Supporters unveiled plans for a proposed recreation center-type project to Salina City Commissioners Monday.
Fieldhouse Salina would be more than simply a recreation center. Rather, it would be a multi-use facilty that would house basketball courts, volleyball courts, and indoor turf areas. The proposed $9 million facility, which has the support of the Salina Recreation Commission, would be built in the area of 5th and Iron, the location of the former Phoenix apartments.
Commissioners were told that the fieldhouse is necessary because there simply is not enough indoor facility room for all of the teams in Salina. Recreation commission basketball and volleyball leagues are at the verge of bing capped, meaning that there can be no more teams or participants. Space at USD 305 facilities and at KSU Salina is utilized, but is becoming scarce. The addition of 7th grade sports is a contributing factor.
The fieldhouse would also be utilized for tournaments, and special events, bringing potentially thousands of people to Salina each year.
A privately funded feasibilty study indicated that the facility could generate up to $10 million a year in Salina. The study also indicated that within three years the facilty could be at 95 percent cost recovery.
Fieldhouse Salina has the support of multiple organizations in the community, including the Salina Family YMCA. The Y and the fieldhouse would compliment one another, offering programs that don’t compete with one another.
Funding for the $9 million fieldhouse would be through a public / private partnership. Supporters have already raised about $2 million, and have pleged to raise another million. They are asking the city to contribute $6 million, to go along with the $3 million in private funds.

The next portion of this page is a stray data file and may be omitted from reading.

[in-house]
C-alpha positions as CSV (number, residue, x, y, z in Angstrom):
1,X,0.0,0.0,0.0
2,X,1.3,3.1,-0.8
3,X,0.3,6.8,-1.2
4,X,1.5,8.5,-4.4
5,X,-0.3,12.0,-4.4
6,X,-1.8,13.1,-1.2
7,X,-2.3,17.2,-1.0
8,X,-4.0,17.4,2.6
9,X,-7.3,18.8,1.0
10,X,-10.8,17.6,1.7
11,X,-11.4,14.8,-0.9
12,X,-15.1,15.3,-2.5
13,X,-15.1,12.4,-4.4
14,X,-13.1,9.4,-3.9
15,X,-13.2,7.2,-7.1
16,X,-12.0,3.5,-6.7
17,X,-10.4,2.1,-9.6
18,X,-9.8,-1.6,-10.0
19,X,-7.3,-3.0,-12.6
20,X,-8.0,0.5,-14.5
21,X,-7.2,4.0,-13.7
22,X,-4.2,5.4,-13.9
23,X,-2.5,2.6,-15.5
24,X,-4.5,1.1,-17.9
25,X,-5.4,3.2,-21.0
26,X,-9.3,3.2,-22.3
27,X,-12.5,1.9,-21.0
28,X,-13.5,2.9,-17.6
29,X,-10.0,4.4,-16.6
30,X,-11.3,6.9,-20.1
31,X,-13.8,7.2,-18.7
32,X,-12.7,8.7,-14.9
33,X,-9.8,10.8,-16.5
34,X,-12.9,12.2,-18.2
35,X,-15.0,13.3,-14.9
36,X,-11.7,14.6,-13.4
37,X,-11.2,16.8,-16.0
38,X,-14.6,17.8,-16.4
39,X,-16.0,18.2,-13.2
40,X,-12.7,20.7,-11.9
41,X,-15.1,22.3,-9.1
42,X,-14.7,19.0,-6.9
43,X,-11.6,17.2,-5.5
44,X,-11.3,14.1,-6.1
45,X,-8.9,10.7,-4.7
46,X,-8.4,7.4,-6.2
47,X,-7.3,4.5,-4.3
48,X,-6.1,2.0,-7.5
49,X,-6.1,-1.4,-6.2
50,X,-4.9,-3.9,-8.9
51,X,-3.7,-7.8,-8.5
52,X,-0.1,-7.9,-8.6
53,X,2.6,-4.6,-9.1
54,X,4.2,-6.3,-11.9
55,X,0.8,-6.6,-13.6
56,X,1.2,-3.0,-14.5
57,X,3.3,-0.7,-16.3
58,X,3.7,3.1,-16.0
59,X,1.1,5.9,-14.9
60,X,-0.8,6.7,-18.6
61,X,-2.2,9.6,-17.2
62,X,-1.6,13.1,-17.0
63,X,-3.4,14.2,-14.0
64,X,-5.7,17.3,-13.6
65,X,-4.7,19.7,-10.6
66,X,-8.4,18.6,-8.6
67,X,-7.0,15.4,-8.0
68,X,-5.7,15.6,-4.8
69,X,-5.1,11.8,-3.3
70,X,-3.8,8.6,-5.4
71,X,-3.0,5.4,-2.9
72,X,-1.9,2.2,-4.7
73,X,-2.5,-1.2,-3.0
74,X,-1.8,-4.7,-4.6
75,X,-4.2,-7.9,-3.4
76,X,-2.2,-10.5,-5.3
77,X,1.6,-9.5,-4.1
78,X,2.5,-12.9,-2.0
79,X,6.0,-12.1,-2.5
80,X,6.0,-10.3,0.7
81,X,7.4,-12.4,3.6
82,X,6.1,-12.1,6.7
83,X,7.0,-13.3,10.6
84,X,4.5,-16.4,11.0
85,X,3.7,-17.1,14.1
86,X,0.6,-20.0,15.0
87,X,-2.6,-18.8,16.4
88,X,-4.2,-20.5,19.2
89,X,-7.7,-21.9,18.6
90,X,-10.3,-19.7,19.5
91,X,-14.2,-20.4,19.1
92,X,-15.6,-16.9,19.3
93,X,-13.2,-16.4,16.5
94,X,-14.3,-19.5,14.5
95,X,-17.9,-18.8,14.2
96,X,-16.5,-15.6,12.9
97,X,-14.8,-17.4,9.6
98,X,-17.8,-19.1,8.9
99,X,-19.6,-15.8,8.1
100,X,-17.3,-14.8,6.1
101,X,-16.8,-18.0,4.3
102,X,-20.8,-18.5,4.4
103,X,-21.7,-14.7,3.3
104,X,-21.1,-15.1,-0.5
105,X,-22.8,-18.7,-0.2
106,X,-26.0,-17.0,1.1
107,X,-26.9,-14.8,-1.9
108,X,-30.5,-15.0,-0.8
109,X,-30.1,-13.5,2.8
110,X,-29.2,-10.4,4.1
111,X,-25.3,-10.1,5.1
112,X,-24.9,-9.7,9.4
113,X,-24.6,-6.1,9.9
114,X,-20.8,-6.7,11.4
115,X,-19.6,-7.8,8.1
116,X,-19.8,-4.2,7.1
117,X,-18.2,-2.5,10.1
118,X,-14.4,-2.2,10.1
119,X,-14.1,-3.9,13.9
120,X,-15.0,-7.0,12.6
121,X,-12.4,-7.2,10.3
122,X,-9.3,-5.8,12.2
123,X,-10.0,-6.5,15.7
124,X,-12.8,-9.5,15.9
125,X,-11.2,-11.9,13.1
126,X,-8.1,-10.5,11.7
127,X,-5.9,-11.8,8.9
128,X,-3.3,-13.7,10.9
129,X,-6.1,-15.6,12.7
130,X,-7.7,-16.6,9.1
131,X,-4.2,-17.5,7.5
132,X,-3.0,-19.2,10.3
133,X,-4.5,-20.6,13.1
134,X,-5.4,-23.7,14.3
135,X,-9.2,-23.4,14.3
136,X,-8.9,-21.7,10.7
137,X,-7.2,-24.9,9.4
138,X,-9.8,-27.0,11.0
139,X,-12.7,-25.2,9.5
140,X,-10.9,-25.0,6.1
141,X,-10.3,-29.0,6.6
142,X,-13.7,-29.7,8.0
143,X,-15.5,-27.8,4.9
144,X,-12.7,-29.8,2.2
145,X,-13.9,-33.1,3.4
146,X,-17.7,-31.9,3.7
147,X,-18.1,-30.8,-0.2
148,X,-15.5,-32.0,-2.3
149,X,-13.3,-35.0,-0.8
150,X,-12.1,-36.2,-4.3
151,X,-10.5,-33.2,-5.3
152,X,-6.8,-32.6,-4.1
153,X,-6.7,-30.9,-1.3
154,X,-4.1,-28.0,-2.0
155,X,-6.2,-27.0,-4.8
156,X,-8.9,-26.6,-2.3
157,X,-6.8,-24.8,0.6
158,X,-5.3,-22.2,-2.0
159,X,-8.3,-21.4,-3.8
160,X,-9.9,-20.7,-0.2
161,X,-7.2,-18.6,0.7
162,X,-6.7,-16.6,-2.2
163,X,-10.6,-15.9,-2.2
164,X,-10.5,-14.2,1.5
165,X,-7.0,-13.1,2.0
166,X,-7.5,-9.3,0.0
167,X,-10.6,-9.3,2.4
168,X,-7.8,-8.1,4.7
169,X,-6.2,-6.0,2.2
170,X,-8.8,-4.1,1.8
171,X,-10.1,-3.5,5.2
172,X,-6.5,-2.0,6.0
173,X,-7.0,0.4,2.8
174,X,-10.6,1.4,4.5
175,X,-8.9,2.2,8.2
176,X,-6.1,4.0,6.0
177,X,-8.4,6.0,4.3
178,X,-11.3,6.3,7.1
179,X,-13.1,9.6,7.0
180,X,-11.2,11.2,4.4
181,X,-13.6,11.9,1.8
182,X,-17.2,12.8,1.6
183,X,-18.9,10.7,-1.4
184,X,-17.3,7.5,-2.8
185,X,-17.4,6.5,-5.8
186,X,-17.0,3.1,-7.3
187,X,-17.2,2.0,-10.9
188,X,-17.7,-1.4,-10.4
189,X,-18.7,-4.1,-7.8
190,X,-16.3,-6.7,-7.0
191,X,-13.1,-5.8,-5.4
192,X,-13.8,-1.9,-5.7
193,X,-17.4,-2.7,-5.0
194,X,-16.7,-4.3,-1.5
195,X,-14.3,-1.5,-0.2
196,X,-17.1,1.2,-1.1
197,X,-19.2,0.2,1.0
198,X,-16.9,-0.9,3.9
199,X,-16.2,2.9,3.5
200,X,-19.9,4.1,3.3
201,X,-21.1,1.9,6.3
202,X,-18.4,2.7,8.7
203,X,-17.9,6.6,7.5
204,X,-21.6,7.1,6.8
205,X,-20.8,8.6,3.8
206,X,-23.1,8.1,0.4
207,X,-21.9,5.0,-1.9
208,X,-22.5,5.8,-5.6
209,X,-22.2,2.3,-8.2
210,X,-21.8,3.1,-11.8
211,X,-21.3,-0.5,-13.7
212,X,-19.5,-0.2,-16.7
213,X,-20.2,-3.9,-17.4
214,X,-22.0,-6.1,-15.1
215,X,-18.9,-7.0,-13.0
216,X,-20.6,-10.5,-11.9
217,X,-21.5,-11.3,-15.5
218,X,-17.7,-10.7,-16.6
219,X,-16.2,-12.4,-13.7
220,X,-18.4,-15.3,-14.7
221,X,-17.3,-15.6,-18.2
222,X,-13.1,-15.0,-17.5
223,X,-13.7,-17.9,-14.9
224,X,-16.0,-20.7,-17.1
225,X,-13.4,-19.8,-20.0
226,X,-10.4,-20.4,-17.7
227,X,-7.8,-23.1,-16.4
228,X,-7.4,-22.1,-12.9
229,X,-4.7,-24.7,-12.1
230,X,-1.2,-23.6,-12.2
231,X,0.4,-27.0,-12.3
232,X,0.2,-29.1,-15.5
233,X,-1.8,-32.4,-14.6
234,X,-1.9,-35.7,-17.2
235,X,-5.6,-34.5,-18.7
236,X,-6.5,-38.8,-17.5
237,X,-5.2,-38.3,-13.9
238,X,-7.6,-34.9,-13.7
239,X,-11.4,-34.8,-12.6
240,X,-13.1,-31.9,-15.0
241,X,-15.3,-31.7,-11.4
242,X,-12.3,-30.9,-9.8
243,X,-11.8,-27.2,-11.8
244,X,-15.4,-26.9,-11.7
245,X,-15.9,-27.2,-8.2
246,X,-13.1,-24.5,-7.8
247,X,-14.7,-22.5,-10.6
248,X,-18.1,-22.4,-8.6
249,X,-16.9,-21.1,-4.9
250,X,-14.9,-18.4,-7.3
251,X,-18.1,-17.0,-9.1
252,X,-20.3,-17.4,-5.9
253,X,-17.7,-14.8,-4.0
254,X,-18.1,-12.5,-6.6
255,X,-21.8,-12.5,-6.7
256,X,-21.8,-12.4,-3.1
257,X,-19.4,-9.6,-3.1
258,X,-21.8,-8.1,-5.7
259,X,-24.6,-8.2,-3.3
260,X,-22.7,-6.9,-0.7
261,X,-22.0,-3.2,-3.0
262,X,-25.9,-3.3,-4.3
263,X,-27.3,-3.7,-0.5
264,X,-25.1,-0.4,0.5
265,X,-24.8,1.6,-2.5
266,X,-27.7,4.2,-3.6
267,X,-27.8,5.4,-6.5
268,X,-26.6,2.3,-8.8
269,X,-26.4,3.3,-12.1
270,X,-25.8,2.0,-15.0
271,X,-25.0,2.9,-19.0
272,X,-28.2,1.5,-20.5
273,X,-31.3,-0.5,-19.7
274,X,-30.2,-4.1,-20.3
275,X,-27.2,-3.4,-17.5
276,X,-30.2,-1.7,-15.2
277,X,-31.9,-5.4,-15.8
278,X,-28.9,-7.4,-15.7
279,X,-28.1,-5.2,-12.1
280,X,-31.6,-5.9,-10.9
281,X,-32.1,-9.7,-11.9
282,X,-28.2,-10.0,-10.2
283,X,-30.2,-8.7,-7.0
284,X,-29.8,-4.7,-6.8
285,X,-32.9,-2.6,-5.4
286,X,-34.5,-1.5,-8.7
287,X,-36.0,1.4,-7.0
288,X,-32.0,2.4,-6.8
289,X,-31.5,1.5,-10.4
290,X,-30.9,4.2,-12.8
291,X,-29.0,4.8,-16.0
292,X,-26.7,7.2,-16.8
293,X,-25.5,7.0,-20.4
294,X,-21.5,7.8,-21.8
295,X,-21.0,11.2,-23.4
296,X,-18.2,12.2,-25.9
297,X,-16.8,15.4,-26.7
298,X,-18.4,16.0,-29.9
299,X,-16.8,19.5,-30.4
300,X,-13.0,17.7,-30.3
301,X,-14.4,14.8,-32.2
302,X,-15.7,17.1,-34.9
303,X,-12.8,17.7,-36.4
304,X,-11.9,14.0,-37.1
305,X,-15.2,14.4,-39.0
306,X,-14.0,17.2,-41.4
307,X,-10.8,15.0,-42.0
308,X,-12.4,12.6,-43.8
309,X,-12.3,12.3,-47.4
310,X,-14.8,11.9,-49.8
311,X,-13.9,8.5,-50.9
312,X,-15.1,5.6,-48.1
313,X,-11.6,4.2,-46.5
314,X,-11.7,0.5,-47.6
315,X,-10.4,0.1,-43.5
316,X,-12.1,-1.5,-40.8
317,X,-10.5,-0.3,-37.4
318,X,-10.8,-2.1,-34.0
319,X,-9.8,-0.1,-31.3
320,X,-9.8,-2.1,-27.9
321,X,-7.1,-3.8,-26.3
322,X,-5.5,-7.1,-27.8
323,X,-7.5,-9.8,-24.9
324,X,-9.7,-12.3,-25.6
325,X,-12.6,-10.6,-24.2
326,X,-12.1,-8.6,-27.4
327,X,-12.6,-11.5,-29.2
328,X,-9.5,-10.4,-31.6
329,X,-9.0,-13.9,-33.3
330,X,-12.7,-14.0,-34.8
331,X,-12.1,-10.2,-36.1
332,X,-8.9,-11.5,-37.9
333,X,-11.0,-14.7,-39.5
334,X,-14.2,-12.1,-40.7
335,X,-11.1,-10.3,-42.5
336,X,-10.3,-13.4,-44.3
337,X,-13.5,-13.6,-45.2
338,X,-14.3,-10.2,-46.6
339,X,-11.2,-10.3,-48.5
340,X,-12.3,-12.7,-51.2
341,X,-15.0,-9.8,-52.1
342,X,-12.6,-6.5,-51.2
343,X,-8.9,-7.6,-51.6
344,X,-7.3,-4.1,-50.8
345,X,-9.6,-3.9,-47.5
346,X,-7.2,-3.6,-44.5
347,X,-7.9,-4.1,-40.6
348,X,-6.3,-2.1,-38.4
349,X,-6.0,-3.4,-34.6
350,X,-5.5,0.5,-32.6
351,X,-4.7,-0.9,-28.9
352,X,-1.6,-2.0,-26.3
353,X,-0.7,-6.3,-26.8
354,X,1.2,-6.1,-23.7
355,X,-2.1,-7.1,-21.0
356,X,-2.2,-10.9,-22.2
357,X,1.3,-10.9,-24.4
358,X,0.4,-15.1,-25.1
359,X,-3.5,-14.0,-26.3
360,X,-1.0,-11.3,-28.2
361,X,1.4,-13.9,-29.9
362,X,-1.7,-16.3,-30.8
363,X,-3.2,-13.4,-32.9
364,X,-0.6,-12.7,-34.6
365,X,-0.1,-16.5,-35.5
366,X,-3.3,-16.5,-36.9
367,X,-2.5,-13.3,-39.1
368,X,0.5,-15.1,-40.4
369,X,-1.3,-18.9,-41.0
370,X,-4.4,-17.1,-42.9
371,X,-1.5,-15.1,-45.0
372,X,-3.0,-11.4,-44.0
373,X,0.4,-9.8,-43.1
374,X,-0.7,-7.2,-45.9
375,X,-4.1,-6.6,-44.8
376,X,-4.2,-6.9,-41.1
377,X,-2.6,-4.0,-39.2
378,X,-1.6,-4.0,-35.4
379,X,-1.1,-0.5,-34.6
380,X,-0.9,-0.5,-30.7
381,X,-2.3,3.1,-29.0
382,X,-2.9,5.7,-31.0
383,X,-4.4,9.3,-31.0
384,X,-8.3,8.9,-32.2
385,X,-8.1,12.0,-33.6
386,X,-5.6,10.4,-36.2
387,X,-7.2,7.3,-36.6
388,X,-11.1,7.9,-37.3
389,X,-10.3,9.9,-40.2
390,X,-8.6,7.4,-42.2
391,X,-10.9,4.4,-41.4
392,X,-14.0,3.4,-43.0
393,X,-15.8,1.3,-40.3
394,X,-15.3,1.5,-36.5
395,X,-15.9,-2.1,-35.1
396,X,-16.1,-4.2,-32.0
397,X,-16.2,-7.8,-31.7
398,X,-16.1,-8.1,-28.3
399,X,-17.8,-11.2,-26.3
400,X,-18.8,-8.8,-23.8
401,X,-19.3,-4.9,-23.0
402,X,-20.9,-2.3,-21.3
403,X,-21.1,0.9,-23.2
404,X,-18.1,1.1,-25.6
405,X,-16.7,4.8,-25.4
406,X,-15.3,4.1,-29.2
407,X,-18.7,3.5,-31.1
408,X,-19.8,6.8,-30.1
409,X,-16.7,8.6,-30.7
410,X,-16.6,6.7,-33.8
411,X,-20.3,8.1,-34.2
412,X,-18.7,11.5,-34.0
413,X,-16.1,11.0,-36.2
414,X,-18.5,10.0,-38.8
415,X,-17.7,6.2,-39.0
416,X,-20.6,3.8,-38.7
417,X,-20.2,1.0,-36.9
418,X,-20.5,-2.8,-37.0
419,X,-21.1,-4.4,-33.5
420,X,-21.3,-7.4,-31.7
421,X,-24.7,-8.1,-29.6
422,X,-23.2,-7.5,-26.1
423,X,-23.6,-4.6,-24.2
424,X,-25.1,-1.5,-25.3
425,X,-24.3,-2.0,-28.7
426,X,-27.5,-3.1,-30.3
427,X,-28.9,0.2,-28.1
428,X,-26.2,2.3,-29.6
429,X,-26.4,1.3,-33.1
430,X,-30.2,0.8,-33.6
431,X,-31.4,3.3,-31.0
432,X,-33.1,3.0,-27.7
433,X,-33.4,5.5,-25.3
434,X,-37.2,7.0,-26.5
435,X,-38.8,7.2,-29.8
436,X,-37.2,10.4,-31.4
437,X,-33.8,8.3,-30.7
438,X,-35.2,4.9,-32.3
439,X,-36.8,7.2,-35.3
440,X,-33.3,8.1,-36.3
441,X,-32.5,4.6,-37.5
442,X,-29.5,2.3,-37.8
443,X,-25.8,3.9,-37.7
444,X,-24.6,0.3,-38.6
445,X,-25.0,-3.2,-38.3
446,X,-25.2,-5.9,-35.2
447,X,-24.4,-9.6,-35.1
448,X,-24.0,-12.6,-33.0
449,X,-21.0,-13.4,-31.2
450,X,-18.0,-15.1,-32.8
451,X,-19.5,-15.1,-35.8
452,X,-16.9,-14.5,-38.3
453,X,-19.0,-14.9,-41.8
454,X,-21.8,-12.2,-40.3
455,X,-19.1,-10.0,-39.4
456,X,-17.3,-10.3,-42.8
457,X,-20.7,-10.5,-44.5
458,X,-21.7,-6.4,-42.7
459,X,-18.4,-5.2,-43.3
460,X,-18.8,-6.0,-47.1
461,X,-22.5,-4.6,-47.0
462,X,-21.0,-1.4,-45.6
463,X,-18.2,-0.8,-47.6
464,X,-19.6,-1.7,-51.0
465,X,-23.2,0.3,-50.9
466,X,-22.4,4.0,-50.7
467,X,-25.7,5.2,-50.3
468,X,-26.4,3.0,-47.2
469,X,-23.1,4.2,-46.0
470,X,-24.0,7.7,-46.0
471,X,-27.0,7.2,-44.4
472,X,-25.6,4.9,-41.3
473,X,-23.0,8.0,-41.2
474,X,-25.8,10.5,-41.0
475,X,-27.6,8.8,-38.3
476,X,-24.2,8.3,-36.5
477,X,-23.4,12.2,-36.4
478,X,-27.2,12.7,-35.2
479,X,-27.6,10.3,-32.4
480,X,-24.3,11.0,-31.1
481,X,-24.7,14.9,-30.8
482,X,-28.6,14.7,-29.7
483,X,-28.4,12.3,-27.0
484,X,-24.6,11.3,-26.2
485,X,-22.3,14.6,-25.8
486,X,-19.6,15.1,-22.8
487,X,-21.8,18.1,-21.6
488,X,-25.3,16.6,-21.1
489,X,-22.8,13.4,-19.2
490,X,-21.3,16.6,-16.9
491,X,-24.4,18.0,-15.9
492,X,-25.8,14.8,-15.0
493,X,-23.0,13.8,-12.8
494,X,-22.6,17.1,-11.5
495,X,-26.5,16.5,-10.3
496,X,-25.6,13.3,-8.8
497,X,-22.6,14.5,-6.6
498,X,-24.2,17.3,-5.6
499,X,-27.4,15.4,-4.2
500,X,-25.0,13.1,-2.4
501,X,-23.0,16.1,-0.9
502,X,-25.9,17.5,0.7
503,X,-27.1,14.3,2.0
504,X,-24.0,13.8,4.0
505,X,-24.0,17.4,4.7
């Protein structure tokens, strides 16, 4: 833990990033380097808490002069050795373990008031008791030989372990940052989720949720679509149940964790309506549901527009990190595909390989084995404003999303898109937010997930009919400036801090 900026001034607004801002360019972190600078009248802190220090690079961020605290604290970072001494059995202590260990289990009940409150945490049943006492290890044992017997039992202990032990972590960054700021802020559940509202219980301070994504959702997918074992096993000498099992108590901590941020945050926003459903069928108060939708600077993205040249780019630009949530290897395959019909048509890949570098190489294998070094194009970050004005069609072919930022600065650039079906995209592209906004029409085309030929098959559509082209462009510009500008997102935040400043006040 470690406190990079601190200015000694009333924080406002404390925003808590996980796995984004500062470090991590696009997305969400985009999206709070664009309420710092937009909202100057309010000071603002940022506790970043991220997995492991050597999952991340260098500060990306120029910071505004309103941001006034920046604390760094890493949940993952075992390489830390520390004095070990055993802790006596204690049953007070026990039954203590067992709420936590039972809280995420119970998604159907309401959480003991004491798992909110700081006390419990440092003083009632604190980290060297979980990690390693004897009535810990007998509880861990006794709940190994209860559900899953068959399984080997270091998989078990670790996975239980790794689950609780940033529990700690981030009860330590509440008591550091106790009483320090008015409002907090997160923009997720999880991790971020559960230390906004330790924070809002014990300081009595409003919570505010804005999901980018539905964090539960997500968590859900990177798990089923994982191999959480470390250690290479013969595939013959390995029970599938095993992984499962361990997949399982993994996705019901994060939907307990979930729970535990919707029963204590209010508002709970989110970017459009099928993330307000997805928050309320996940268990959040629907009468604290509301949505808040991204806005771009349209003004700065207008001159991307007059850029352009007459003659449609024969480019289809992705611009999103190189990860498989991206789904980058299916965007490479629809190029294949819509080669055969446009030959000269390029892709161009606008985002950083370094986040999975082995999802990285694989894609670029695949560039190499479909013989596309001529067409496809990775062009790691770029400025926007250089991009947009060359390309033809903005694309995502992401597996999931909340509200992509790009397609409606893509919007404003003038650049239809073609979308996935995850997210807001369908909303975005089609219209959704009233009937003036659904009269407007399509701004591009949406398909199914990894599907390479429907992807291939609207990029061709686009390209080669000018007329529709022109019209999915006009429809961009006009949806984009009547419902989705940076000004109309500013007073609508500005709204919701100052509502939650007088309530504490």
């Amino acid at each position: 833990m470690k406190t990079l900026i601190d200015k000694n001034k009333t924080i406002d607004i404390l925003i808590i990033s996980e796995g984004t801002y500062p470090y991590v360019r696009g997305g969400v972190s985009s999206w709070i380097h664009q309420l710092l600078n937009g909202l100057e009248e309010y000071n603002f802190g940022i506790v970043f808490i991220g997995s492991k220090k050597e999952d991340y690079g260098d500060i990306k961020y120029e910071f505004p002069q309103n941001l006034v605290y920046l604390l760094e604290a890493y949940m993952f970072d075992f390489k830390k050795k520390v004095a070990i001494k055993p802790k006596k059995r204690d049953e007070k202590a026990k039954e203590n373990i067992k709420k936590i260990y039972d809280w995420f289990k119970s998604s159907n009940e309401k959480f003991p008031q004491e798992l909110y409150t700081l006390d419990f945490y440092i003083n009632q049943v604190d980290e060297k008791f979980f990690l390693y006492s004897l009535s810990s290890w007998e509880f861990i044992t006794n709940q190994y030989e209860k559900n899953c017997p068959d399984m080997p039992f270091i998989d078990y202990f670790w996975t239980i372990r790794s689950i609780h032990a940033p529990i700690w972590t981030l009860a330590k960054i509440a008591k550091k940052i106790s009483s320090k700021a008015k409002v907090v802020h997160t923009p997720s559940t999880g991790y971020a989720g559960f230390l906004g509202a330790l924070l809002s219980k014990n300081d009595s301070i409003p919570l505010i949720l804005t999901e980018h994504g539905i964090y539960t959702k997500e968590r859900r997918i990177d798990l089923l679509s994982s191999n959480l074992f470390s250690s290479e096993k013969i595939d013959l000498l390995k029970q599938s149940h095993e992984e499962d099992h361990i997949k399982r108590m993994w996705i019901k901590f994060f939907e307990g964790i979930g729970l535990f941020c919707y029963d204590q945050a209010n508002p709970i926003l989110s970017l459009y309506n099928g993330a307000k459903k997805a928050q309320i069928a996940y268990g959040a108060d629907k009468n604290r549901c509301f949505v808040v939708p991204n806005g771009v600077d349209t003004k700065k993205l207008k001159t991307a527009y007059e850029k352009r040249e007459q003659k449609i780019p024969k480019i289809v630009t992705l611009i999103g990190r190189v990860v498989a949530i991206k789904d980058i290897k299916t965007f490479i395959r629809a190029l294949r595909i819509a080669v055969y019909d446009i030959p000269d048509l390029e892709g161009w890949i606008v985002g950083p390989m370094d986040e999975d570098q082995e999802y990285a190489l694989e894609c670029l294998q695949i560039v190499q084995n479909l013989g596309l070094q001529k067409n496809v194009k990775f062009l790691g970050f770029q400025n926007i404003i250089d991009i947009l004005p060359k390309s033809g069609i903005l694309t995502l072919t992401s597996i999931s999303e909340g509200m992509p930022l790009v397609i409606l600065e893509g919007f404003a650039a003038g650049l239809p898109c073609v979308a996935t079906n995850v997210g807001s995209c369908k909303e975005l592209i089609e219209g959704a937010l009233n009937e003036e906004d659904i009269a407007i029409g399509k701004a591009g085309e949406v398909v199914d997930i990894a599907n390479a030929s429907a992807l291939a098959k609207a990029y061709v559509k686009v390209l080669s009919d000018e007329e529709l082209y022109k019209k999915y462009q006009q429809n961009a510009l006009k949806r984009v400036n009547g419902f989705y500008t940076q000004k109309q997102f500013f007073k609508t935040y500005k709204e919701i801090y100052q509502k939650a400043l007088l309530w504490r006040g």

Supporters say that more money is also available, in the form of $2 million in new market tax credits and a $500,000 Community Development Block Grant. That money is not guaranteed, though.
Commissioners were told that a 1 mil increase in the mil levy would fund the city’s portion of the project.
Commissioners had some reservations about the project. Among other concerns, Mayor Aaron Householter indicated that he wasn’t comfortable with city paying 2/3 of the cost, and thought that a 50 /50 split was preferable. Vice Mayor Jon Blanchard went a step further, saying he thought that the city’s portion should be 1/3. Commissioner Kay Crawford indicated that she wasn’t even sure if she supported the project.
The commission did indicate that they thought voters should decide this issue. City Manager Jason Gage said that it would be tough to get the issue on the ballot in November. Among other things, he said that the county already has a tax question on the ballot, referring to a proposed jail expansion project. He indicated that typically the other commission would not add a second tax question to a ballot. Mayor Aaron Householter indicated, though, this might be a perfect time to add the question. “We could let voters decide if they want to build a place to lock our children up in, or a place for them to go to do something”.
City staff will prepare several options for the commission to consider.
Several other successful public / private projects were brought up during the discussion, including Dean Evans Stadium, the First Tee program, and the Salina Soccer Complex.